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Delegated Legislation Committee Debates

Draft Insider Dealing (Securities and Regulated Markets) (Amendment) Order 2002

Fourth Standing Committee on Delegated Legislation

Monday 24 June 2002

[Mr. Alan Hurst in the Chair]

Draft Insider Dealing (Securities and Regulated Markets) (Amendment) Order 2002

4.30 pm

The Financial Secretary to the Treasury (Ruth Kelly): I beg to move,

    That the Committee has considered the draft Insider Dealing (Securities and Regulated Markets) (Amendment) Order 2002.

Mr. Hurst, I welcome you to the Chair. I am pleased to be here today. We are debating a limited number of changes to the list of securities markets to which insider dealing legislation applies. Insider dealing is a serious crime that taints the integrity and efficiency of a financial market. Whether it constitutes the passing of information informally between two people or the elaborate, large-scale operation of an offshore syndicate that involves many others, it is a serious matter that threatens confidence in financial markets.

Insider dealing can involve the securities of any company that is publicly quoted. Some investors lose out financially, but the whole of the market can lose out because of the damage to its reputation. The framework on which the market is built can also be compromised. Anyone who invests in our financial markets expects a trading environment that is fair, trustworthy and confidential. It should also be supported by a sound regulatory regime that works towards those goals. A regulatory framework that does not strive to enforce that expectation fails the investor.

London is undisputedly a leading international financial centre and attracts institutions from all over the world to invest and set up their operations here. Being—and being seen to be—a clean place in which to do business is a key part of London's success and one that we are determined to maintain. As the Committee will be aware, the criminal offence of insider dealing is governed by the provisions of the Criminal Justice Act 1993. It enables the Treasury to specify regulated markets in which it is an offence to trade using inside information. The Insider Dealings (Securities and Regulated Markets) Order 1994 specifies the regulated markets as defined under the order.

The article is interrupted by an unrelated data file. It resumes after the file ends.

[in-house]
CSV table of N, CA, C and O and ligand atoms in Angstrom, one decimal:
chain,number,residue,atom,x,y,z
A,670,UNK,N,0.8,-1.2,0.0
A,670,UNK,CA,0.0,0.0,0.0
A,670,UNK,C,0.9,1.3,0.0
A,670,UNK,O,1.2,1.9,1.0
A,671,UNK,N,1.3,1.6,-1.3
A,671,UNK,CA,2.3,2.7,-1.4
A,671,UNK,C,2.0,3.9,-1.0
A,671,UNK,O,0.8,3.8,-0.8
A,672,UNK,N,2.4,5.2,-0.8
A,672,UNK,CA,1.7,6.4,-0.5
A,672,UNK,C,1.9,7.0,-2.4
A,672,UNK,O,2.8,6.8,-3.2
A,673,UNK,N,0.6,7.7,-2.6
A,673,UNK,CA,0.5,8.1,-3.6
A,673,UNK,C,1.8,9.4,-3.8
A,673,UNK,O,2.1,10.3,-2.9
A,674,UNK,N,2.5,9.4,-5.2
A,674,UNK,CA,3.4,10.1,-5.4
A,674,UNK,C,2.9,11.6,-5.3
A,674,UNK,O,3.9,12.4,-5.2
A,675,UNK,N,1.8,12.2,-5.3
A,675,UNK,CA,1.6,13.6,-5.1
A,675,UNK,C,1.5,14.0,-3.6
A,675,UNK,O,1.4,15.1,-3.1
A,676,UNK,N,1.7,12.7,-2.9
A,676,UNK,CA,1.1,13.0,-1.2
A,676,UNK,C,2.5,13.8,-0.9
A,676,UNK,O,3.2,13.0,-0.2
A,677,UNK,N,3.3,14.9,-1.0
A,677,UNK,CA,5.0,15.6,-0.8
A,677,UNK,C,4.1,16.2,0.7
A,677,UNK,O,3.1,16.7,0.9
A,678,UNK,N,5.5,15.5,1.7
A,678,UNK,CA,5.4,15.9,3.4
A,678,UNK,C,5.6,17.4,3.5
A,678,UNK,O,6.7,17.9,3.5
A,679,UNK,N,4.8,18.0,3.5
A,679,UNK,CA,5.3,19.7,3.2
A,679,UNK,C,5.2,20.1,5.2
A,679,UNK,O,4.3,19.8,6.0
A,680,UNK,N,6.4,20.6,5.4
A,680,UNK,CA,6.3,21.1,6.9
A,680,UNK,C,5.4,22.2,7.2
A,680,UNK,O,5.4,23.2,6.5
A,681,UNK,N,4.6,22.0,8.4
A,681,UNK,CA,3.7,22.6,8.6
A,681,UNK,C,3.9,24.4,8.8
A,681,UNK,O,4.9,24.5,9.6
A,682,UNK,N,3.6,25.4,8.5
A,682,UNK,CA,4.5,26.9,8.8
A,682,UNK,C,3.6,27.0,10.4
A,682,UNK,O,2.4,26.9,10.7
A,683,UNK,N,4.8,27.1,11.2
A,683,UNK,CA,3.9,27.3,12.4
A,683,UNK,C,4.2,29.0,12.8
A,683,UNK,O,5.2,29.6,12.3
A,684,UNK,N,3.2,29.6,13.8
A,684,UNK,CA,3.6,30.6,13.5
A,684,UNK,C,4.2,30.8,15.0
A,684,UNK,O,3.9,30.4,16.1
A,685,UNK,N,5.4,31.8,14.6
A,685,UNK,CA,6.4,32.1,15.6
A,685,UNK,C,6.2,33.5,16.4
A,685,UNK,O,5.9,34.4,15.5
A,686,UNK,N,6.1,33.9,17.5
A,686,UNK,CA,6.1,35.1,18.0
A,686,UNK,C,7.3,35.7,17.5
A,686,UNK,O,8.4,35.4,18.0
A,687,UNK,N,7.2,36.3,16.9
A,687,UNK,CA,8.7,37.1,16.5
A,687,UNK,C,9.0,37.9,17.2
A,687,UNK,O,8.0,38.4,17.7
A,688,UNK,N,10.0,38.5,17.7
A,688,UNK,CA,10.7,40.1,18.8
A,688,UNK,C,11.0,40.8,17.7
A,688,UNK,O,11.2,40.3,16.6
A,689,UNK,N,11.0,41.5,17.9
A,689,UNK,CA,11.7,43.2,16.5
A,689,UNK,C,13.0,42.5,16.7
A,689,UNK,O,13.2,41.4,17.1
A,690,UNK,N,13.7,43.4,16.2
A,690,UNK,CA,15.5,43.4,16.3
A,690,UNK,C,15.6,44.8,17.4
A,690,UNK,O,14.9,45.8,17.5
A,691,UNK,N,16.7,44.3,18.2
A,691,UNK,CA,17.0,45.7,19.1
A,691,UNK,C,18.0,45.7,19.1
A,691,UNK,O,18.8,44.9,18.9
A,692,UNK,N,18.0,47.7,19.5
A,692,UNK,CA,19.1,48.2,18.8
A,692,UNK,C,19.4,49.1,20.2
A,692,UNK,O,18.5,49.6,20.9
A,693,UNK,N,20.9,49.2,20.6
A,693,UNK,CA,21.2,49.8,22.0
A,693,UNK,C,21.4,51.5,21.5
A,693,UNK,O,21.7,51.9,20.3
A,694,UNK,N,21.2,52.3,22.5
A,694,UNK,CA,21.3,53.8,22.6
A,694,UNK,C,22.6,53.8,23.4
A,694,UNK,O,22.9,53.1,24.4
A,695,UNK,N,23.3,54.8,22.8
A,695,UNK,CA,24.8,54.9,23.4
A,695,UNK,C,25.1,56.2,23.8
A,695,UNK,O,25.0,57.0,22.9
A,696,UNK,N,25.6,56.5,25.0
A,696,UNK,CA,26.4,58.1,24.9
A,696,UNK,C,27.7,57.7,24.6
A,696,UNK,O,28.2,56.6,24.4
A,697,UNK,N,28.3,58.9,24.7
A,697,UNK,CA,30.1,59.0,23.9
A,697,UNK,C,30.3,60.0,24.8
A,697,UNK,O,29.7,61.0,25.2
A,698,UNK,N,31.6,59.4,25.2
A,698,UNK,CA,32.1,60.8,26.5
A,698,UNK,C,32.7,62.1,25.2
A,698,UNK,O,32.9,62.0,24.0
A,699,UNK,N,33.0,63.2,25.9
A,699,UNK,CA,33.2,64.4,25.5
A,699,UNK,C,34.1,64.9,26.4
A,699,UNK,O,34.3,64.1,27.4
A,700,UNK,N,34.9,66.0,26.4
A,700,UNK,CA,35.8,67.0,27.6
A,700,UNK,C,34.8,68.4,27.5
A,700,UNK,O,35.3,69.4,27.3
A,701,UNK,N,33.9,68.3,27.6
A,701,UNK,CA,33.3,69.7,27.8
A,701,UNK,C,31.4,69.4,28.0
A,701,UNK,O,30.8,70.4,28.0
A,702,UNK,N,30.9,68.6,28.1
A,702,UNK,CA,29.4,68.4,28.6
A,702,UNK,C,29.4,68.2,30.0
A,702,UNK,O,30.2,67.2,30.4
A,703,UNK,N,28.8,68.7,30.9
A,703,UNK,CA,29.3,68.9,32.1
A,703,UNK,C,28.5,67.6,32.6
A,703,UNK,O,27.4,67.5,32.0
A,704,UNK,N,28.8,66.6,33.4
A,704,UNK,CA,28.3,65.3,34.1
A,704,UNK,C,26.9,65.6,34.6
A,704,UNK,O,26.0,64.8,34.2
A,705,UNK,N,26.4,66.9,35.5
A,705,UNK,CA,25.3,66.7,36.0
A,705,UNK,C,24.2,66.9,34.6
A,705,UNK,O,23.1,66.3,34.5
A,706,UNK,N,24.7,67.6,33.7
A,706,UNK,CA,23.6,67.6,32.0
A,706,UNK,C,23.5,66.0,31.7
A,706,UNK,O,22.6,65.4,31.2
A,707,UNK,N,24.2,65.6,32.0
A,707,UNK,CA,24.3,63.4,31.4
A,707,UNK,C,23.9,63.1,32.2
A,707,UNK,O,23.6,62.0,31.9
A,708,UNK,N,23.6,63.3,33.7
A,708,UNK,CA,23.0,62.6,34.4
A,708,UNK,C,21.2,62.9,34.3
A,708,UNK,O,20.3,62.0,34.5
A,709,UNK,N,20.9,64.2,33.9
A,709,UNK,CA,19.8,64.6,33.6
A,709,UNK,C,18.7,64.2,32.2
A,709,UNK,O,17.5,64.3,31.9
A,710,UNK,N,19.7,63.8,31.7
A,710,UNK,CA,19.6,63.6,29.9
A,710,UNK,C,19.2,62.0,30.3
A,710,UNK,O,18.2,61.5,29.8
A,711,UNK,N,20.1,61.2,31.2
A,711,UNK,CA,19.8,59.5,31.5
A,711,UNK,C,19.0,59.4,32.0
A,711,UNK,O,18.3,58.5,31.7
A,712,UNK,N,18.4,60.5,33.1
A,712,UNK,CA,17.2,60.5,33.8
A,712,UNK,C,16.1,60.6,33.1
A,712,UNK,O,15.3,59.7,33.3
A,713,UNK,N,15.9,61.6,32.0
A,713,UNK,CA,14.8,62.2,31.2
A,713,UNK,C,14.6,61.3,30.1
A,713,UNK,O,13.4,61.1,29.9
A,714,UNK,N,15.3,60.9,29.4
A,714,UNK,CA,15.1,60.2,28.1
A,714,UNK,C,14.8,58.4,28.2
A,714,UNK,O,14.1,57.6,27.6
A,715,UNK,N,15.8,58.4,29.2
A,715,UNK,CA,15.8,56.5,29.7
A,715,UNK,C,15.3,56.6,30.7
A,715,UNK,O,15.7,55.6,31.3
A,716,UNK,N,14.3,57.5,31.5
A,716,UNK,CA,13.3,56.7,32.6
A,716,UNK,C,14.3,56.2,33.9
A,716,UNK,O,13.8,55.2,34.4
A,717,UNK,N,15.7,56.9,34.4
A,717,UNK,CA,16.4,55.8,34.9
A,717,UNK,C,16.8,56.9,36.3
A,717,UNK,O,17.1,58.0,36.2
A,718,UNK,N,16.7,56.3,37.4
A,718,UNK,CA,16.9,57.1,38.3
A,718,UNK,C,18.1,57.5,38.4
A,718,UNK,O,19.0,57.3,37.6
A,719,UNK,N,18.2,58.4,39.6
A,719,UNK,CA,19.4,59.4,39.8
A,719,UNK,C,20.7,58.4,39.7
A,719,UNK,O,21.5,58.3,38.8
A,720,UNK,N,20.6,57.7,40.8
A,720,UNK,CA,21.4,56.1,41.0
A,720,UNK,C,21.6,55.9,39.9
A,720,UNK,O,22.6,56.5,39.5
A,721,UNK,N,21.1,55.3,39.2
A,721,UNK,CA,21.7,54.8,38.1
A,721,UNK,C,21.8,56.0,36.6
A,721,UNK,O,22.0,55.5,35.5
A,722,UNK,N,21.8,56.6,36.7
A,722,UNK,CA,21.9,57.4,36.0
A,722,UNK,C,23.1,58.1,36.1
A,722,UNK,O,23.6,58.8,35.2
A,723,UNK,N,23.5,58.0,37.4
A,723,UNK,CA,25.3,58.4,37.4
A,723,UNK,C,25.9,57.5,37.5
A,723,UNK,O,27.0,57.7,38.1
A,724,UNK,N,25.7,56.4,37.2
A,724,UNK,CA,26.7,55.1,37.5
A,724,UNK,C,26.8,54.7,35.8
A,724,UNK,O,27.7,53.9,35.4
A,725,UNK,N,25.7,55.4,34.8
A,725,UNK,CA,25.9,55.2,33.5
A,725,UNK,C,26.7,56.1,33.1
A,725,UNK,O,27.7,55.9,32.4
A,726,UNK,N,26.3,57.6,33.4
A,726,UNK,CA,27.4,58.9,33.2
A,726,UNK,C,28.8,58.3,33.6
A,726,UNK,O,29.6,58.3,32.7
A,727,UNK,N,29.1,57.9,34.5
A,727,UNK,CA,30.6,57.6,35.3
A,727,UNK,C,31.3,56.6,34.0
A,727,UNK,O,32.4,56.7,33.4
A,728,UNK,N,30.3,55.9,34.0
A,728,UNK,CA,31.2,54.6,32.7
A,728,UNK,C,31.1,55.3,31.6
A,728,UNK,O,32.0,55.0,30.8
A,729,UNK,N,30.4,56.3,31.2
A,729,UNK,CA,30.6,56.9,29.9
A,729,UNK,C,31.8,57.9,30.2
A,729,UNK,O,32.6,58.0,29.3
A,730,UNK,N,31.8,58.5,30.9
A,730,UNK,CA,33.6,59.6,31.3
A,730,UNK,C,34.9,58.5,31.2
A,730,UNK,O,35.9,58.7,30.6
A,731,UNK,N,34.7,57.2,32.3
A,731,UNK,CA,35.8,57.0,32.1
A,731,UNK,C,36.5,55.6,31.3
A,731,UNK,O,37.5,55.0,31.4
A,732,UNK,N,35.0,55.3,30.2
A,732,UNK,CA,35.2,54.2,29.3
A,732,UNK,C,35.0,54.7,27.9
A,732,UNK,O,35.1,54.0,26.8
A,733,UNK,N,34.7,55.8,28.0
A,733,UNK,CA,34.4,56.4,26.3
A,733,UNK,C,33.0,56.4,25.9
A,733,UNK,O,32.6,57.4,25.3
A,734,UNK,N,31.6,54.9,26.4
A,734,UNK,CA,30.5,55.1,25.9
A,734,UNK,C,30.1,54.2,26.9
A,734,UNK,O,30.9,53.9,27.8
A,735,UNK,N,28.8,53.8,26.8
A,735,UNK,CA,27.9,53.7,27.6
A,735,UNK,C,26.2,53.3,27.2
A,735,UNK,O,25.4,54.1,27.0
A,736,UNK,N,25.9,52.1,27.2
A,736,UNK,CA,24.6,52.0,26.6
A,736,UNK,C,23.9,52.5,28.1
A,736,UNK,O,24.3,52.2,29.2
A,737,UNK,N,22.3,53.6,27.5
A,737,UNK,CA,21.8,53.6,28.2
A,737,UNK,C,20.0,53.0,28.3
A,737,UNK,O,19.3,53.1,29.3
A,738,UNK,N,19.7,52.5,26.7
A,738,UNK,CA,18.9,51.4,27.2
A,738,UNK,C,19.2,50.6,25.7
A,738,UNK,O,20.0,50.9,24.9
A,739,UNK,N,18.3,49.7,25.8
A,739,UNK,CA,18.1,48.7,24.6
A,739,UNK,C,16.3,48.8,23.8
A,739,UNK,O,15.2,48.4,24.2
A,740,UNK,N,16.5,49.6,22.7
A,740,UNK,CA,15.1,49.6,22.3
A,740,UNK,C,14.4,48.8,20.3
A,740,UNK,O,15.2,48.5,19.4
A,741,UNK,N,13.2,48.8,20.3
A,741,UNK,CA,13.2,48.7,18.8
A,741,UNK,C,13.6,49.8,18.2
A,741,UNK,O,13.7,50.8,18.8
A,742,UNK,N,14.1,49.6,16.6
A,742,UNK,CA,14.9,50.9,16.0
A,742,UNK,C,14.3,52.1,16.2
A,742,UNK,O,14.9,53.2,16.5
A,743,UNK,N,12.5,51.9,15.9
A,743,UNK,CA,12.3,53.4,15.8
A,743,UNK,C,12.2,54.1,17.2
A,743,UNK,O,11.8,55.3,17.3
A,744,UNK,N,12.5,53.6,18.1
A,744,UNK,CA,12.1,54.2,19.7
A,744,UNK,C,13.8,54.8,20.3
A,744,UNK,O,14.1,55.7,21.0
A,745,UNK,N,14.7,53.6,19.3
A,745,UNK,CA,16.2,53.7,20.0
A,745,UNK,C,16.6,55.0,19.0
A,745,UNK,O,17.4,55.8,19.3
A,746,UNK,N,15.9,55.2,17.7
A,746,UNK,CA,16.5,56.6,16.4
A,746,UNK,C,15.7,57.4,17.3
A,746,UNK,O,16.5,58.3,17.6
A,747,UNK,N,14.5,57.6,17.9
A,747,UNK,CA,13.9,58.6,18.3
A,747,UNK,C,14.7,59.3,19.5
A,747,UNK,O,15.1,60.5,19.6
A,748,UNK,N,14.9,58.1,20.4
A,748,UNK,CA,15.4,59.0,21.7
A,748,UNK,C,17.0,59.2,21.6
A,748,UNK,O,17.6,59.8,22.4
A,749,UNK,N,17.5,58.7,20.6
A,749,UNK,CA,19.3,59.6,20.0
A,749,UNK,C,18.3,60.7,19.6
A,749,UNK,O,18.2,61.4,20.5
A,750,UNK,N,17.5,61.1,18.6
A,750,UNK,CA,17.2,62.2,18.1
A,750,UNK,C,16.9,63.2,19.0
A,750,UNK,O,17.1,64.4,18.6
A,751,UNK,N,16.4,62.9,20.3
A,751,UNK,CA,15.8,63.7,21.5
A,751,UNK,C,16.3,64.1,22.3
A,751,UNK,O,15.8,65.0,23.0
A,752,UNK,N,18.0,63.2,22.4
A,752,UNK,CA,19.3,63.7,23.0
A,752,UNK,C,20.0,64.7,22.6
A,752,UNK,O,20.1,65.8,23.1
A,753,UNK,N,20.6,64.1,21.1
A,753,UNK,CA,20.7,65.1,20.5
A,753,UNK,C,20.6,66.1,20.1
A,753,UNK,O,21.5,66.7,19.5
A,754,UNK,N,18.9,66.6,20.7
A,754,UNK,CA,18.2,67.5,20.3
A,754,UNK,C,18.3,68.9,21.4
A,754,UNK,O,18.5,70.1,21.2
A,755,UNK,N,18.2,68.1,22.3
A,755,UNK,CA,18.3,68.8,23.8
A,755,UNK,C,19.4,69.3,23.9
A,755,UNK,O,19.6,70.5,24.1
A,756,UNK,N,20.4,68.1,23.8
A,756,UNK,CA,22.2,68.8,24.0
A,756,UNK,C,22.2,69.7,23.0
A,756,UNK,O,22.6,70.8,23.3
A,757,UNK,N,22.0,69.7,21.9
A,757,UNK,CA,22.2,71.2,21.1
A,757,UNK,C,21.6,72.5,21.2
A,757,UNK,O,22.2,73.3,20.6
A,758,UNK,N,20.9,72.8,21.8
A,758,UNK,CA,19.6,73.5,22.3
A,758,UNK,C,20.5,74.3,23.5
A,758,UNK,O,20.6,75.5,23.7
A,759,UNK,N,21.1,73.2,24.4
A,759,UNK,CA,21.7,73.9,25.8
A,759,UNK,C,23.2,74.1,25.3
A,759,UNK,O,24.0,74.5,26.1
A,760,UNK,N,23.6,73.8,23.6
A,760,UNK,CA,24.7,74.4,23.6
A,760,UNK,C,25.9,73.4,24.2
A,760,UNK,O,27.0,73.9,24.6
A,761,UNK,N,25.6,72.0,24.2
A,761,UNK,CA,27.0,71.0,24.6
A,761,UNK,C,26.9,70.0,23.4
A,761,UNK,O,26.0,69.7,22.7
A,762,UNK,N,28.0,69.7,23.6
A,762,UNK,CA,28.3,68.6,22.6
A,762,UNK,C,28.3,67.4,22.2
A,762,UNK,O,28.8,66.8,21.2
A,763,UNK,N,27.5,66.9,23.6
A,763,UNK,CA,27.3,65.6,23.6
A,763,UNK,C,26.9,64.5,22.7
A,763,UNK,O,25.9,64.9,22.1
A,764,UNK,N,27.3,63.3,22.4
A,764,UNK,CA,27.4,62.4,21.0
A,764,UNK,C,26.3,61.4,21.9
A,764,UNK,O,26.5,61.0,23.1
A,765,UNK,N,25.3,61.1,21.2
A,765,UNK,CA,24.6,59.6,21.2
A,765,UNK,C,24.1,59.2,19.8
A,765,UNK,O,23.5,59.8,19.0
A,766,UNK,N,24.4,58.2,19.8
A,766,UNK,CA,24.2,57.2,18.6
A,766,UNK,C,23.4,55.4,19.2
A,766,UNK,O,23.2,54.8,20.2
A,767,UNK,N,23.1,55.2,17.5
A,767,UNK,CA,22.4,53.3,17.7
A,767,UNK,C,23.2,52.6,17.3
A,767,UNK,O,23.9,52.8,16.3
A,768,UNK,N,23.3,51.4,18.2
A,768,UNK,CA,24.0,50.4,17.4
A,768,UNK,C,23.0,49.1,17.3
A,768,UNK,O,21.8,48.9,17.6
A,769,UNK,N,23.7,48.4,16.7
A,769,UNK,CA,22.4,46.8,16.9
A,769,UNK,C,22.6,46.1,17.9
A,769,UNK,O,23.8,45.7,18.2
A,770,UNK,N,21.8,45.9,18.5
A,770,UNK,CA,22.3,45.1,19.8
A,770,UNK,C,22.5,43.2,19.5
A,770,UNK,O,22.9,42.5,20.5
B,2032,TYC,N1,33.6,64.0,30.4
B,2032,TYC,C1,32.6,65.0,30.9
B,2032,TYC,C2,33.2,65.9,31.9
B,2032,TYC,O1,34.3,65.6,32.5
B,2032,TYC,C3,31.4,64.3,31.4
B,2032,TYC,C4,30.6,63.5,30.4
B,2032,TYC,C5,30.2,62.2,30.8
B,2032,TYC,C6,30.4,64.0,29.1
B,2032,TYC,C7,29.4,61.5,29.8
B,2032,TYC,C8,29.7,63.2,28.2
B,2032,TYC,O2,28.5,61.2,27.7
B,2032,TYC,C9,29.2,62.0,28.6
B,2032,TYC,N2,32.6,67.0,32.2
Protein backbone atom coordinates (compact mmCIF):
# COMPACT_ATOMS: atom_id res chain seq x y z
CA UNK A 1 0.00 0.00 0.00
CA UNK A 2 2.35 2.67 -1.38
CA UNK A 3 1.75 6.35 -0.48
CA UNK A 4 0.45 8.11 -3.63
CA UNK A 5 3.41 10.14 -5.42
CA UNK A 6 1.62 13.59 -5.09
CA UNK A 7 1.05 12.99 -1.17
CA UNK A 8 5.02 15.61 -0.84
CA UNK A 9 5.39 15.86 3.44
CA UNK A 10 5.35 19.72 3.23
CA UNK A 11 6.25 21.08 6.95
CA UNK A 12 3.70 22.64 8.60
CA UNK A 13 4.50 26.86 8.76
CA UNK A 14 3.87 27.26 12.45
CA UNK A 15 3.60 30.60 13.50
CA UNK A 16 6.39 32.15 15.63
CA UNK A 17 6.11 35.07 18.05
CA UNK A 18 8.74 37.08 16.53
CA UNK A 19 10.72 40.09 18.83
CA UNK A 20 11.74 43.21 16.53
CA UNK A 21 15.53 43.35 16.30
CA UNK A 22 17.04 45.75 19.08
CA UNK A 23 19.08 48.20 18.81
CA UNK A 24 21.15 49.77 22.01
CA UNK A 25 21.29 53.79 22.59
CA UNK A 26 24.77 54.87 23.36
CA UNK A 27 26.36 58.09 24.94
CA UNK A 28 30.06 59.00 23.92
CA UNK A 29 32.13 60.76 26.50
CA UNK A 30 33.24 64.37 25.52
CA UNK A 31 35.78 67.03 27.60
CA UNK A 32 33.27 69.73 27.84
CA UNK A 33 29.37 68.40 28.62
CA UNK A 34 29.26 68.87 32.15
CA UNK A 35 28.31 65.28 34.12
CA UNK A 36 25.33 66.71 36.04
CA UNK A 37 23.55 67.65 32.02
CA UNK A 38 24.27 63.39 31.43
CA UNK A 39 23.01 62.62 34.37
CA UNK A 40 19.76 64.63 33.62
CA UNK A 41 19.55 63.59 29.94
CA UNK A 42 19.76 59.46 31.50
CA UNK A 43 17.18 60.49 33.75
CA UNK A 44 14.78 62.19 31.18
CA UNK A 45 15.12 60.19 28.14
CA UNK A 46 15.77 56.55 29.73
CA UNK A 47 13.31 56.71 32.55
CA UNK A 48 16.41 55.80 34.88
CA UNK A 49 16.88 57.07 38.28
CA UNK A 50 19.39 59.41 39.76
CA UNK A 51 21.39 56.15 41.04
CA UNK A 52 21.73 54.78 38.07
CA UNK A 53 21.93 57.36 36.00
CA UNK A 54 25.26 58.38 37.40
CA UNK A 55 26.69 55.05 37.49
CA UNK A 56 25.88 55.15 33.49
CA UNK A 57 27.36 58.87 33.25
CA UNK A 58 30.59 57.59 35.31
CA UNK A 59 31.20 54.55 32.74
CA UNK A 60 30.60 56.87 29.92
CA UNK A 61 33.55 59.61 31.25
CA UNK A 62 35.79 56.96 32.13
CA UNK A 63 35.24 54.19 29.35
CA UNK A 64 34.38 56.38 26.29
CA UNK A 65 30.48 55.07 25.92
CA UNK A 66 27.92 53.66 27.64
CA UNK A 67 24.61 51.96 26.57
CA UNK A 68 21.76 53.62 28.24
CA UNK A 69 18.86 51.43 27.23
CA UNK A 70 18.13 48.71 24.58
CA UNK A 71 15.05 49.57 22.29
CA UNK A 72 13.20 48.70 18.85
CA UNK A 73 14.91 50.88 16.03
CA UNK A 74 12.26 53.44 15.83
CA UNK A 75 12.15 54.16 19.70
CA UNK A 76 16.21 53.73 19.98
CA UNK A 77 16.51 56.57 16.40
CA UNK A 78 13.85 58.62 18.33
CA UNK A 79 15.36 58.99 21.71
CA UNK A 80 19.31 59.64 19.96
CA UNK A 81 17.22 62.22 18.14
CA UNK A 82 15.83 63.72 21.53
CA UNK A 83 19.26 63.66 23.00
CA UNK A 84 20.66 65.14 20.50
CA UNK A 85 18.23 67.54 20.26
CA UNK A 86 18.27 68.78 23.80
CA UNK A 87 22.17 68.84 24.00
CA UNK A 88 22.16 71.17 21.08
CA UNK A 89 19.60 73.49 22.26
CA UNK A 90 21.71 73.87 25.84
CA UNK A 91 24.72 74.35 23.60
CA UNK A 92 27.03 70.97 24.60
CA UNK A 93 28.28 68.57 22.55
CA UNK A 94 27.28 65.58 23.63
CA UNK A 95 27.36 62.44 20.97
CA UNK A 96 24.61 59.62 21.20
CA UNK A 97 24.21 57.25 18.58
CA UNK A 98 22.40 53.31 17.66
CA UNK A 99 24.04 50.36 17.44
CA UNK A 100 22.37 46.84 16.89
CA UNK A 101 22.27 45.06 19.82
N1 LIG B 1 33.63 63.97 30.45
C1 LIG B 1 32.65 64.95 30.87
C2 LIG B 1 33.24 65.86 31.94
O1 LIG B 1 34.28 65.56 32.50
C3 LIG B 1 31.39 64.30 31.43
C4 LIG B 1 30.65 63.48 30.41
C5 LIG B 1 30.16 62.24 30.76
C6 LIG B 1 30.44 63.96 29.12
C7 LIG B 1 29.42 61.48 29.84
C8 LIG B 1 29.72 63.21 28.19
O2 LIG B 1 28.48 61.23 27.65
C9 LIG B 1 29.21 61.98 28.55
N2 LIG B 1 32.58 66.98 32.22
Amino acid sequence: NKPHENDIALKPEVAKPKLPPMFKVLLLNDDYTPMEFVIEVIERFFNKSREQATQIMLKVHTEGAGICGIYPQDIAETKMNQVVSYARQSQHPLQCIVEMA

The order was amended previously in 2000. This order amends the order again to add one overseas market and, thereby, bring the securities traded on that market under the jurisdiction of the Criminal Justice Act for the purposes of insider dealing. The market concerned is the SWX Swiss Exchange. It is a fully electronic trading system which, as part of the SWX group, offers integrated solutions in specific market segments on a cross-border basis.

Column Number: 4

Two other changes to the order involve the substitution of names. The first concerns Tradepoint which, following an agreement between itself and SWX Swiss Exchange, formed virt-x. It subsequently restructured and changed its name to virt-x Exchange Ltd. That new name needs to be changed on the list. Secondly, CORDEAL became COREDEALMTS after its alliance with EuroMTS. Again, the list needs amending. Finally, we wish to remove ''operated by J P Jenkins Limited'' from the market known as OFEX, since OFEX plc took over the operation of the OFEX market from J. P. Jenkins in January 2002.

It is important that the order is amended to keep market entries up to date. By doing so, it provides certainty about the scope of the insider dealing regime and deters would-be perpetrators who may otherwise take advantage of an unregulated market. I commend the order to the Committee.